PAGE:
Gaming! At the library! It’s the new thing! Many public and some academic libraries stock video games and have game nights. Wii and Rock Band are particularly fun and festive and bring people through the doors. I can’t help but think there’s a better way, though.
There are many problems with gaming at libraries. First is the cost. New games can cost $60 on the XBox360 and PS3 and $50 for the Wii. Cheaper games may not draw the same circulation and probably don’t have the kind of online community supported by marquee, expensive games. Hardware is also extremely expensive. The second issue is theft. Games are expensive, and attract a crowd. Of course there are going to be some problems with theft. So libraries have to shell out for those expensive security cases and be willing to absorb some of the cost of replacement.
OnLive can address both issues if properly managed and negotiated by savvy librarians. OnLive is a cloud based gaming services that streams PC and console games to anyone with the service. Processing is done on a remote server, and pictures are streamed to the user’s computer. This eliminates the need for multiple consoles or computer upgrades to play the latest games. It’s going through testing right now, but it could end up being a boon to libraries. OnLive users do not get a physical copy of any game they play. Rather, they set up an account and are granted access to a virtual library of games. This sounds a bit like an electronic database for games. And it should, cause that’s basically what it is. Same deal. Stop paying, lose access. But if you keep paying, you have a huge collection of games stored and hosted on someone else’s server. No more theft, no more incompatibilities, no more scratched disks, checking in or out, etc.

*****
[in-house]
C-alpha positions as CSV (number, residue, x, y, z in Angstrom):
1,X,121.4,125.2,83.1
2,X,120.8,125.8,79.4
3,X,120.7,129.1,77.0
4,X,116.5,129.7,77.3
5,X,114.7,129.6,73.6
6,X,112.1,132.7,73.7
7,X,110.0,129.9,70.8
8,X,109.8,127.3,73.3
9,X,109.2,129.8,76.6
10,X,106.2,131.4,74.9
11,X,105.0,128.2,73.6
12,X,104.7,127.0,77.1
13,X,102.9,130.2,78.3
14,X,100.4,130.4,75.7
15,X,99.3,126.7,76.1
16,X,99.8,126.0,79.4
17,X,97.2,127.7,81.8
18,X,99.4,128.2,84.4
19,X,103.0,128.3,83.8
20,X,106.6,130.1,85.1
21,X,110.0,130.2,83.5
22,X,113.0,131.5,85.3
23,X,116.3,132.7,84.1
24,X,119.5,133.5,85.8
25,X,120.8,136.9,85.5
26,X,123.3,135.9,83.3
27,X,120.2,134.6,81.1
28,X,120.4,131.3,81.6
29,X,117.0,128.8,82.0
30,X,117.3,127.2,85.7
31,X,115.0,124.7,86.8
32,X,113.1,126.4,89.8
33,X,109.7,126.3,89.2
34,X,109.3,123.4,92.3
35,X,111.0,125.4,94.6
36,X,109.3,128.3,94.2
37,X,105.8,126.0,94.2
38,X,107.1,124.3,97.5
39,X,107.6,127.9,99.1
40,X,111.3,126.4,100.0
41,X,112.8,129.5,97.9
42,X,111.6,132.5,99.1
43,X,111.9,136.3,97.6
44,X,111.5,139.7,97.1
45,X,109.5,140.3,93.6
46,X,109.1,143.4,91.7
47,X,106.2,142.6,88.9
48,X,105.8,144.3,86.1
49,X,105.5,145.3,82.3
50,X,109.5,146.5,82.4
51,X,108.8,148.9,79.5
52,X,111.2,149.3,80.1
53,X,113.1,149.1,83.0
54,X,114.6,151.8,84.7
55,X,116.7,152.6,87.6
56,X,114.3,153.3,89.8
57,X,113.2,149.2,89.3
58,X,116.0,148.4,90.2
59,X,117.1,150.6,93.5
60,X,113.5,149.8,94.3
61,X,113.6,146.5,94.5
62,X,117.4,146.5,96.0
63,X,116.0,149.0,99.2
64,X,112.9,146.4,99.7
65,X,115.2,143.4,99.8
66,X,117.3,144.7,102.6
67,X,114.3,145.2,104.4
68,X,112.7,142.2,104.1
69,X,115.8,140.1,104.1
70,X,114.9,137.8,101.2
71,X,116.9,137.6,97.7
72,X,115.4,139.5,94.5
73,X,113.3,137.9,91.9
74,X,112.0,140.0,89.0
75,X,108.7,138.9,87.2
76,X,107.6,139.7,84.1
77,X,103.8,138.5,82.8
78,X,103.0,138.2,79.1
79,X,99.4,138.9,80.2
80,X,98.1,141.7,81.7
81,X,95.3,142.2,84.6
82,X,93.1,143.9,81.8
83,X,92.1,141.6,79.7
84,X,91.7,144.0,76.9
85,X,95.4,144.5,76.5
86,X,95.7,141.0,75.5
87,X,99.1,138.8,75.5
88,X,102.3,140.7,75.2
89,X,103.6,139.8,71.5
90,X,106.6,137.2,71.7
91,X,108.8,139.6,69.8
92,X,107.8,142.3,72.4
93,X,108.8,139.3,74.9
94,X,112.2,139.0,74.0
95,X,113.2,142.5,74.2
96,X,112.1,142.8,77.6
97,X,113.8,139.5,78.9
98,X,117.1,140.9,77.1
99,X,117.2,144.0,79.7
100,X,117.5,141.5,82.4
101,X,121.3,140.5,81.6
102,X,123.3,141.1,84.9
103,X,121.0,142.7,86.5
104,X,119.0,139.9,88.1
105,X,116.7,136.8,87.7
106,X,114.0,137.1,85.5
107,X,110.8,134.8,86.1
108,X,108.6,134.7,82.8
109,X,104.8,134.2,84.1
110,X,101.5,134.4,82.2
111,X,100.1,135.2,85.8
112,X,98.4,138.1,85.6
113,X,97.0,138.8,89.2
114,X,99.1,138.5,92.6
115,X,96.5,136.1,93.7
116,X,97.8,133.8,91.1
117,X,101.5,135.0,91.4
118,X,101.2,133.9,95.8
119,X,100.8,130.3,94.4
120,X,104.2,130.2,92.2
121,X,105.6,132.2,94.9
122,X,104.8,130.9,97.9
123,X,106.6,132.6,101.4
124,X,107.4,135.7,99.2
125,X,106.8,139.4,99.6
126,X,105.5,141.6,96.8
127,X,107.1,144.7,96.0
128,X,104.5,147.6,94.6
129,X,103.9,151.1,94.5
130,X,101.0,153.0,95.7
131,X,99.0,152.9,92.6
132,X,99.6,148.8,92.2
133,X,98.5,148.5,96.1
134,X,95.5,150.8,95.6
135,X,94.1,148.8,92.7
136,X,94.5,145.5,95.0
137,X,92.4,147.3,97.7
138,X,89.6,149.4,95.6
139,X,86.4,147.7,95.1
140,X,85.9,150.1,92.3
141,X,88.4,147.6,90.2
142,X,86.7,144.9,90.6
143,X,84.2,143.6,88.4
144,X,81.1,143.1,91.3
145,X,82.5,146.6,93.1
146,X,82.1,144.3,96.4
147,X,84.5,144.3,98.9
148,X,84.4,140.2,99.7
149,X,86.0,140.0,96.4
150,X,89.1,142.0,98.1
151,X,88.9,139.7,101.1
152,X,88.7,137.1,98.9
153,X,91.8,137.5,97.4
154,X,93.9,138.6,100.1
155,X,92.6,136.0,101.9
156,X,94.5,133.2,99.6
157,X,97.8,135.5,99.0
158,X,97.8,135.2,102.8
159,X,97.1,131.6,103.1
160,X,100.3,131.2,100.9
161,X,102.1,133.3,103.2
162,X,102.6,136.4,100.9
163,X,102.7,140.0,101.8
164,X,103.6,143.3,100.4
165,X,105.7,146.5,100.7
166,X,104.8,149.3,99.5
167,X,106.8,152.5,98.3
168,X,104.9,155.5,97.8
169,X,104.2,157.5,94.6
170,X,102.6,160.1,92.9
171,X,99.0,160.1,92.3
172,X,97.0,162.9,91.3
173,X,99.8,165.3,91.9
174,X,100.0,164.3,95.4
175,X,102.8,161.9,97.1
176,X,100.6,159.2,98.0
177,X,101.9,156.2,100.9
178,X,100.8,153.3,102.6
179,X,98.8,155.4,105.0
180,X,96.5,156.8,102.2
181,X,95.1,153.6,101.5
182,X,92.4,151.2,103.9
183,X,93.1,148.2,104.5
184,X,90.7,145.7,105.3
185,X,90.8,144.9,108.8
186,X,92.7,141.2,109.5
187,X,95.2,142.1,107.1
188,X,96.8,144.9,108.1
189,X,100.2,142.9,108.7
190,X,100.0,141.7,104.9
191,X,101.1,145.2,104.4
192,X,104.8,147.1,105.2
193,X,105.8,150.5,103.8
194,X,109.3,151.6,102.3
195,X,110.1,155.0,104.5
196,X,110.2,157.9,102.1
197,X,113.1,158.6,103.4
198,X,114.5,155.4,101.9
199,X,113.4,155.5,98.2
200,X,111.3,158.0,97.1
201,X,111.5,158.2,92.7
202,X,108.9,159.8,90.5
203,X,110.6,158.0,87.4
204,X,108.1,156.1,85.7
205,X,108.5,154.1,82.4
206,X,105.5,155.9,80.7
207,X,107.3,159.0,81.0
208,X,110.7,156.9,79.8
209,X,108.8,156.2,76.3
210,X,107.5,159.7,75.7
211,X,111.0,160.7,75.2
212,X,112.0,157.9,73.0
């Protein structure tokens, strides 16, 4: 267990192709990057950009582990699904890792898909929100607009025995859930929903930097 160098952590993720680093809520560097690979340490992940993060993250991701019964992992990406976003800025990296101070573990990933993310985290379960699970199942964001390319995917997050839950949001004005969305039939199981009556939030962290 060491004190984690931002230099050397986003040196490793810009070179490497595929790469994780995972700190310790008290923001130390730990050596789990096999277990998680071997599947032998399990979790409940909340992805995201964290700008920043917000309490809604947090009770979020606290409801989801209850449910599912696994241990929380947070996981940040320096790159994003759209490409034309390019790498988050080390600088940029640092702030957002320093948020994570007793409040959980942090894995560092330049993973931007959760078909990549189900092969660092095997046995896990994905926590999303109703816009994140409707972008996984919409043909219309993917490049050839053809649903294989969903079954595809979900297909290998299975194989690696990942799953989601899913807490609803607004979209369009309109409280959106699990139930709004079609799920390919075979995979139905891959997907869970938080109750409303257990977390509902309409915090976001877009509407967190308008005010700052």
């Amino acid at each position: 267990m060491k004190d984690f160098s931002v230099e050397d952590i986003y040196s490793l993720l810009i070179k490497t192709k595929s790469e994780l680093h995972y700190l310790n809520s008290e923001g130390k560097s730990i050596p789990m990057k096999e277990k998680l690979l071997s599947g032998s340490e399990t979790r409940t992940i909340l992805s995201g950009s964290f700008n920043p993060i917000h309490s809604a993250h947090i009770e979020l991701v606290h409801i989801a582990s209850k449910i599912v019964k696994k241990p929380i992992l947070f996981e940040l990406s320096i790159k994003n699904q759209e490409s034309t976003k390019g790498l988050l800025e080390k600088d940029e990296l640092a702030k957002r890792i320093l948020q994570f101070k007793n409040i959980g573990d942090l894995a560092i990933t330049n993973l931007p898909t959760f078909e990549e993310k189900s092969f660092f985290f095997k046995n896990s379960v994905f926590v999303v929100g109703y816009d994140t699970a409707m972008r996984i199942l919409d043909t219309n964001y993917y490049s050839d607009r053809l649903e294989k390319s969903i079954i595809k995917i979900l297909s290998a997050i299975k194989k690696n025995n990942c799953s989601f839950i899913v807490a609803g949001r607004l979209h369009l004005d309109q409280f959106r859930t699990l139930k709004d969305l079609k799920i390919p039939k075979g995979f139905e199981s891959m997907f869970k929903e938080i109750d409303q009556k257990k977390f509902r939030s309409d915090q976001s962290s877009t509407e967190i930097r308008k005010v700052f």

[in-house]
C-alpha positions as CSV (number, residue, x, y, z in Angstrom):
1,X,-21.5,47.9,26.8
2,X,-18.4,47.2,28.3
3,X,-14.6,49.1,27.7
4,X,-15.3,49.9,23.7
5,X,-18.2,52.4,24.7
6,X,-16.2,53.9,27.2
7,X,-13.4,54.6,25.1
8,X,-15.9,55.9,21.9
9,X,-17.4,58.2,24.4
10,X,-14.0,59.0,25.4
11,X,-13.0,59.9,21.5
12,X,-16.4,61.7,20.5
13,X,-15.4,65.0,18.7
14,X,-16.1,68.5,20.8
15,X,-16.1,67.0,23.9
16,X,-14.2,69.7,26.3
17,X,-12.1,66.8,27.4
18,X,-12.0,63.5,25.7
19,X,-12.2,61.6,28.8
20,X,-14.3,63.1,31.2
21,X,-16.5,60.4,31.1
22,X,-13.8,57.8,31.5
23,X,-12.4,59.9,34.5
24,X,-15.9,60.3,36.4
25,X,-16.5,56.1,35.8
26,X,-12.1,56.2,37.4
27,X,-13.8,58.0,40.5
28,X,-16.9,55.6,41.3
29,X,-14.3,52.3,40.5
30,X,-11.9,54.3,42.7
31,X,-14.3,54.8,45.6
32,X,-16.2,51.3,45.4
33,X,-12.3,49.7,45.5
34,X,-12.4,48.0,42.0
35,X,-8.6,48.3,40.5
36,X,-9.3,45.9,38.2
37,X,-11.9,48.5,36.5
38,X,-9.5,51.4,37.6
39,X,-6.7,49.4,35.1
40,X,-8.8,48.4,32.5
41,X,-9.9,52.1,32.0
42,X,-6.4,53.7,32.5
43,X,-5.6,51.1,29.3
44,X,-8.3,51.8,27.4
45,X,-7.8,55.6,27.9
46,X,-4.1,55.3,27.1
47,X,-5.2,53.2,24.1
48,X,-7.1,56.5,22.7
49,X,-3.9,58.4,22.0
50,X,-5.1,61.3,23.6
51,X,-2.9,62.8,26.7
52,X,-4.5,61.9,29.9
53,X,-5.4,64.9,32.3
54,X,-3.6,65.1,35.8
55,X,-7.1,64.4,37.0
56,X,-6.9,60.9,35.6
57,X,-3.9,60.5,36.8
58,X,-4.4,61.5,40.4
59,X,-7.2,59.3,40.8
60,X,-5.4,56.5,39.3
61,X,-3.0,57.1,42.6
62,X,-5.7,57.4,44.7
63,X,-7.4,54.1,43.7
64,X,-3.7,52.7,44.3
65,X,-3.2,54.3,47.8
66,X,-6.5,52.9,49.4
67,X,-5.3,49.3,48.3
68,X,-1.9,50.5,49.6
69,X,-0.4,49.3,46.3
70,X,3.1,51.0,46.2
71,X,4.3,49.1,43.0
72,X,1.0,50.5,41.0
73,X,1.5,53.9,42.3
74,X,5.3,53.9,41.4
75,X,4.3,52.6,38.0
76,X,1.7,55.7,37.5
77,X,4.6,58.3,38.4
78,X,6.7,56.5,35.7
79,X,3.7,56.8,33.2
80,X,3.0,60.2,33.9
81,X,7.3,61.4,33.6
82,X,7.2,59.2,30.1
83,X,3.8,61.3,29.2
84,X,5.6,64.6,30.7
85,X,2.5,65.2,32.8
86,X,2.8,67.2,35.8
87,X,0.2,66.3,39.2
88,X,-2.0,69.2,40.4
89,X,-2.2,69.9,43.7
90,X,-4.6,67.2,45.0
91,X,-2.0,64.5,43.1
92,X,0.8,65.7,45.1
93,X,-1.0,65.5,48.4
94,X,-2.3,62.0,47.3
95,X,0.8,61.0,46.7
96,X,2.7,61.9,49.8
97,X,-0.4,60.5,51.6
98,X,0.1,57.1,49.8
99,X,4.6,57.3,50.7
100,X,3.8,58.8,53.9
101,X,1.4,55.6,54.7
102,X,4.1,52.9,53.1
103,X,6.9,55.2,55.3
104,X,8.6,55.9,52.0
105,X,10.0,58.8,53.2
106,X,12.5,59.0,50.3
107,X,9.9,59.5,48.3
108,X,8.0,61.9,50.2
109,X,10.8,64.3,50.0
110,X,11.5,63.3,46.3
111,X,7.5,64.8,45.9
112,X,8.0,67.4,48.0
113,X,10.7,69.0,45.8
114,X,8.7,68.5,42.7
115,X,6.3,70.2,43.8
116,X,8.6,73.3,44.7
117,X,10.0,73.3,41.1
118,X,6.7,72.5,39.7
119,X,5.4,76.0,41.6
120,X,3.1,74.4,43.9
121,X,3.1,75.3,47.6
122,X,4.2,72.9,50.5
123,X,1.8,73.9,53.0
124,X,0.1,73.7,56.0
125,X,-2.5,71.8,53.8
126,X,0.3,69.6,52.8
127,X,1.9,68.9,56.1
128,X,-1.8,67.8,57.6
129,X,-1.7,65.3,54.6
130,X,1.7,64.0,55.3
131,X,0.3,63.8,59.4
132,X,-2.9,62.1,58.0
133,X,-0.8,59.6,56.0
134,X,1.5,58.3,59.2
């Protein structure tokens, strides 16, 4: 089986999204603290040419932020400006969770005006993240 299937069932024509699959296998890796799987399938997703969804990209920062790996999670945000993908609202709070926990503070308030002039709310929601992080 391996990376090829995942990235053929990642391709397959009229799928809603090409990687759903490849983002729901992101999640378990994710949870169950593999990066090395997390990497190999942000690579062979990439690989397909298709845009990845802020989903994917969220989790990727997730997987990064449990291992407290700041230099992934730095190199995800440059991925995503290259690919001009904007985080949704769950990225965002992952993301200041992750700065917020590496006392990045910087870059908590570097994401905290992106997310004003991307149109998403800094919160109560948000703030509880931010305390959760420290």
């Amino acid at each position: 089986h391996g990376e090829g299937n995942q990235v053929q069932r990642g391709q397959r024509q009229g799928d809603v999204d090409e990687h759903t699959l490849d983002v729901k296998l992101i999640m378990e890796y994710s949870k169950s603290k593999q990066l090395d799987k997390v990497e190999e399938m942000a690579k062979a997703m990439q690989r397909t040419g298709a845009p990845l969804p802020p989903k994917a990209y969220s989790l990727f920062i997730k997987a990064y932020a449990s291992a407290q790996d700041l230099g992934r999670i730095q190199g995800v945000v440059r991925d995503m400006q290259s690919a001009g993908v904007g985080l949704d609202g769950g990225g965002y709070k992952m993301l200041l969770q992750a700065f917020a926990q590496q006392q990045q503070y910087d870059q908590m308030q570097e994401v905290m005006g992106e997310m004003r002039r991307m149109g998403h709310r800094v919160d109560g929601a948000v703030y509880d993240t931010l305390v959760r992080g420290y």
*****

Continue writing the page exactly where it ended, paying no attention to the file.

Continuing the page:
Librarians may actually have the upper hand in this negotiation if they move quickly. OnLive is directed at gamers, and probably never thought of libraries being their primary patron. Librarians, on the other hand, have knowledge of licensing issues and may be able to negotiate licenses with OnLive to gain access for patrons. It WILL be cheaper in the long run than the current model. It also has the advantage of making games on different consoles available to anyone with a high-speed internet connection, increasing the possible user demographic (except the Wii. Not sure that will translate well to OnLive).
This is the new frontier if you want to explore it.